Marilynne Robinson: Housekeeping
This novel begins with a train wreck and continues with transience, decay, and death.
I cannot think of a better way to describe what Robinson does with language than this phrase from The New Yorker's review, as quoted on the book's flyleaf: "the tense precision of good poetry."
And yet I wonder - if I had read this novel before reading anything else by Marilynne Robinson, would its depressing themes have discouraged me from trying Gilead and the rest of her books, no matter how much I love what she does with language?
This is the first book in a mystery series set in Quebec and featuring Chief Inspector Armand Gamache, a very sympathetic crime investigator, and lots of other vivid characters I'd like to get to know better. Too bad that one of the most interesting characters is the one whose death Gamache is investigating here, so I'm pretty sure she won't make an appearance in the later parts of the series.
On the whole, this is a pretty enjoyable traditional detective novel. Not exactly "a cosy mystery" despite the people and setting, but not too gory or gloomy either. If you are wondering whether this series might be your cup of tea, go to Louise Penny's author website and read the excerpt - it's a good sample.
Micha Boyett: Found. A Story of Questions, Grace & Everyday Prayer
A mother of a toddler feels she has lost the prayer life and the relationship with God she used to have. She looks for help and inspiration in the writings of St Benedict and the practices of Benedictine monks.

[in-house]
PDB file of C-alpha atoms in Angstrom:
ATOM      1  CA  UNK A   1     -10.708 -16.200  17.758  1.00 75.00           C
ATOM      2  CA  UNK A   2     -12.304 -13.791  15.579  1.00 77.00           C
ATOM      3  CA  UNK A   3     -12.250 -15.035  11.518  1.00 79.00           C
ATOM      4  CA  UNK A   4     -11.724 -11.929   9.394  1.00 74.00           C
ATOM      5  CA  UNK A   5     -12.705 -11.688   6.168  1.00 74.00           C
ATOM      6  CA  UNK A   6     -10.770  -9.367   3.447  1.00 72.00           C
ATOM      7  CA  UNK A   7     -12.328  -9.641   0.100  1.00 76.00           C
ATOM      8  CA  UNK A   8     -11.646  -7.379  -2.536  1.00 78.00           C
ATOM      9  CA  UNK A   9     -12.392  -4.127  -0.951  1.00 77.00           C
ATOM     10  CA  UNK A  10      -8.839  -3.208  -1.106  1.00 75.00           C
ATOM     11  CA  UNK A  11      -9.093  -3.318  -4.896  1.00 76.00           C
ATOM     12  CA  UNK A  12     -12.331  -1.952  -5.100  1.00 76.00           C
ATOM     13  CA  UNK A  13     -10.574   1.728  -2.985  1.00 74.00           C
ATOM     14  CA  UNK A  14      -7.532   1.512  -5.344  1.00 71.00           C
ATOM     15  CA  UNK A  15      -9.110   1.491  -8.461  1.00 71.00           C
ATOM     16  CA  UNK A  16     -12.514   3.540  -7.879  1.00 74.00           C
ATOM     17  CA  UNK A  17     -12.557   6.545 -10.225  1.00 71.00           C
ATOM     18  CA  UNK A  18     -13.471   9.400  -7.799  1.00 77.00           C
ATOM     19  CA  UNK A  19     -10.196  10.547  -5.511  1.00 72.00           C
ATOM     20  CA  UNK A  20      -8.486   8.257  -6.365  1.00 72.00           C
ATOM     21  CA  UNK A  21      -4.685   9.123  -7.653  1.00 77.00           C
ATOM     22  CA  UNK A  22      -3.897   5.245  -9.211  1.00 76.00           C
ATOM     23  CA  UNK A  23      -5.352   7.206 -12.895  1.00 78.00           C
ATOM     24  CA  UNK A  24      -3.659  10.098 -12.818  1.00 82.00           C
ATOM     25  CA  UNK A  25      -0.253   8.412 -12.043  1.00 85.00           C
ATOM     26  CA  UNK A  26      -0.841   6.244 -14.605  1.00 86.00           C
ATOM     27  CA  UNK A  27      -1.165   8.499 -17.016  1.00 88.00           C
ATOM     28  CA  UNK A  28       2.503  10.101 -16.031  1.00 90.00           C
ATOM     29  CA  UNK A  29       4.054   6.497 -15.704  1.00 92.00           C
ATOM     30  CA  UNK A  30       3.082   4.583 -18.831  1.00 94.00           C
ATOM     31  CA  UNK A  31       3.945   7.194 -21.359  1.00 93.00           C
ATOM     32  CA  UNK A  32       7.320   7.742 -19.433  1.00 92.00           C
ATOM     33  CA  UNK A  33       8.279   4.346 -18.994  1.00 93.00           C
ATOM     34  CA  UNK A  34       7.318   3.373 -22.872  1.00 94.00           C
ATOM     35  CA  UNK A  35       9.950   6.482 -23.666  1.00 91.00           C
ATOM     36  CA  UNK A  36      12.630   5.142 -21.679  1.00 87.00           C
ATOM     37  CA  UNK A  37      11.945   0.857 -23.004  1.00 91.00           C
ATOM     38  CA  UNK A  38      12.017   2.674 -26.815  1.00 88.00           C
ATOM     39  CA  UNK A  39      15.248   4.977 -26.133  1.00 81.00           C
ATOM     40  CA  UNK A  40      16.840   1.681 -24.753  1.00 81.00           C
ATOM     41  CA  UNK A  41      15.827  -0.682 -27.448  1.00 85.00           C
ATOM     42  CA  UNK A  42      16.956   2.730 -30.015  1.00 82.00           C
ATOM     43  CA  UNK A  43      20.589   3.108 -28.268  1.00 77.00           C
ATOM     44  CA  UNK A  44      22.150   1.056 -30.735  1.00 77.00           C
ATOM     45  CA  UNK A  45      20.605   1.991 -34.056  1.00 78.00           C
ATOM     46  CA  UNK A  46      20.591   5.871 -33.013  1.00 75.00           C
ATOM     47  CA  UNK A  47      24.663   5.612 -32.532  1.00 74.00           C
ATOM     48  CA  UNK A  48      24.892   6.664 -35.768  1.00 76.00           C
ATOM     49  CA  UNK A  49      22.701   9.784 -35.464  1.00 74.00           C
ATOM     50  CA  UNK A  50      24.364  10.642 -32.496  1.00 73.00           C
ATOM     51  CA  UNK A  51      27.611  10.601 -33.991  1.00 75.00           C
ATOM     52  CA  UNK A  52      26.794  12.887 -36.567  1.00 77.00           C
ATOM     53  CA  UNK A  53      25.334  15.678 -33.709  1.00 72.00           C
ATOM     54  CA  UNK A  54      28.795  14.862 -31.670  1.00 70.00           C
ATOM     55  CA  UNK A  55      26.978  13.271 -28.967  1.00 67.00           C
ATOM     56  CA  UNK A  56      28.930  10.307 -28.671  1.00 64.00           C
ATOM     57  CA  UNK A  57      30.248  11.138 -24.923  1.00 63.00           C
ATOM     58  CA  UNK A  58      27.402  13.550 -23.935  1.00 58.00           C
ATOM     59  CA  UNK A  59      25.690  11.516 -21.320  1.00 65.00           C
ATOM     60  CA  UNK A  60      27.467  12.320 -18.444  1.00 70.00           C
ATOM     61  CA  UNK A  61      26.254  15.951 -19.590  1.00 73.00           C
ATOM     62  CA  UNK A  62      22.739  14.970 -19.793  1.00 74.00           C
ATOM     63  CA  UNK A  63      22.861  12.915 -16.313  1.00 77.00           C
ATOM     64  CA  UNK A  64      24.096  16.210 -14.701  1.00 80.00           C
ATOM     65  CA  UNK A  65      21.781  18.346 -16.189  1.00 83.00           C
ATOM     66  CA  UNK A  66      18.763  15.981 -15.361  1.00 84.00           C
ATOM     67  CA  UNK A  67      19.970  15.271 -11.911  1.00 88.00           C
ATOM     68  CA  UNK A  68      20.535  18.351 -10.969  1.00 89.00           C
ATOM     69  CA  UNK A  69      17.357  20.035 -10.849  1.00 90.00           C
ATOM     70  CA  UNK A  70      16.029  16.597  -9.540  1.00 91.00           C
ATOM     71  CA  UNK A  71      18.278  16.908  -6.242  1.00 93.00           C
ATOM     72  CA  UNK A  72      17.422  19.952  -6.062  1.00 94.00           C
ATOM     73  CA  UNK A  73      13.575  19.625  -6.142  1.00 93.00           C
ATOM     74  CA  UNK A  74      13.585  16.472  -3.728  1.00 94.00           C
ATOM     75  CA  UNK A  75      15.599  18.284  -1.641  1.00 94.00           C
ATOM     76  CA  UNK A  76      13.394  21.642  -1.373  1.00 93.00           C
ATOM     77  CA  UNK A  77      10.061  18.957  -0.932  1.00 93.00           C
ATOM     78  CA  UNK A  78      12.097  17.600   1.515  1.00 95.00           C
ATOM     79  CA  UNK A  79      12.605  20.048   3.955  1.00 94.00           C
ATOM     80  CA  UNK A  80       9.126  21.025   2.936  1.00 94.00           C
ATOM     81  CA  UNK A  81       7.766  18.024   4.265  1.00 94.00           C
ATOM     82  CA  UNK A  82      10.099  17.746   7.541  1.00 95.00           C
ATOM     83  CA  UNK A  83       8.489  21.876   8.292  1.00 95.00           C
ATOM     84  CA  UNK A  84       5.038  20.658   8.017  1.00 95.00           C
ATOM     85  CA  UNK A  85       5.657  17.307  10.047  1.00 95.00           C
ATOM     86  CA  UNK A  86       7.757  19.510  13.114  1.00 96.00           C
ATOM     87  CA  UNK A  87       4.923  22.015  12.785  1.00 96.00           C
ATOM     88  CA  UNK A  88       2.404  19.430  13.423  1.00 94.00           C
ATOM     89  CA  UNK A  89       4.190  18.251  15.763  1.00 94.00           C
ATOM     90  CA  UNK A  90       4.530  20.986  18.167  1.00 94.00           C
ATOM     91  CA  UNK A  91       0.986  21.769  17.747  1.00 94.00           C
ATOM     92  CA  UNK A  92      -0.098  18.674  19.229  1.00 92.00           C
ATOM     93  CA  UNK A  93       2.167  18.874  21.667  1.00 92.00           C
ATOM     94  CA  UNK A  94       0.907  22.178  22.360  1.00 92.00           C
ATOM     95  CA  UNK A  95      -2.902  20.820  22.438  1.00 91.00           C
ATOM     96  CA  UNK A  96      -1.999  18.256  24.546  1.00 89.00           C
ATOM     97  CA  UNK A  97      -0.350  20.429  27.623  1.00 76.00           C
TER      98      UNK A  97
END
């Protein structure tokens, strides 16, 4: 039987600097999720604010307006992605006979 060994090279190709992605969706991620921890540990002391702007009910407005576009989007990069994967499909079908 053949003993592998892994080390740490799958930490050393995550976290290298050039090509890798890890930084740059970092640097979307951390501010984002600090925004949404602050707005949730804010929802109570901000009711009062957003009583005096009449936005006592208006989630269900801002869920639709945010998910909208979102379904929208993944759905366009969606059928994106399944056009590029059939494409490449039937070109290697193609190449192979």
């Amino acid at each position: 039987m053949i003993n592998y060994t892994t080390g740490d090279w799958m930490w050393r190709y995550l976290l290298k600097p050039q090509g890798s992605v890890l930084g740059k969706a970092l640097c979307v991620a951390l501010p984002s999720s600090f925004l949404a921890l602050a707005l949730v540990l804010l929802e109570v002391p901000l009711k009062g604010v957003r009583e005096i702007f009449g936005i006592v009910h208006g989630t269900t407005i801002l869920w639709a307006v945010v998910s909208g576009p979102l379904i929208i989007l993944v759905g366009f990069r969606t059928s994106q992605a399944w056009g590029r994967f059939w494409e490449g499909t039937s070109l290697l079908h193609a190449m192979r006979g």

Reading this was a bit like going on a journey with Micha as she discovers grace, even and especially when she doesn't find simple clear-cut answers to her questions. I identify a lot with her tendency to try to earn the love and approval of God. And yet, that's not at all what life is about, and I think I'll go back to this book some day to remind myself of that.
Gary Wilkerson: David Wilkerson. The Cross, the Switchblade and the Man Who Believed.
A son writes his famous father's biography, and does it well. The book gives a complex portrait of David Wilkerson: both the victories and the struggles, weaknesses and strengths. Family, friends, and coworkers give their views. And what a story it all makes. This is no hagiography, but it's a testimony of what God has done.
William Zinsser: On Writing Well. The Classic Guide to Writing Nonfiction (30th anniversary edition)
Apparently Zinsser knows what he is doing as a writer, because I really enjoy reading this writing guide. Essential reading for people who want to write nonfiction.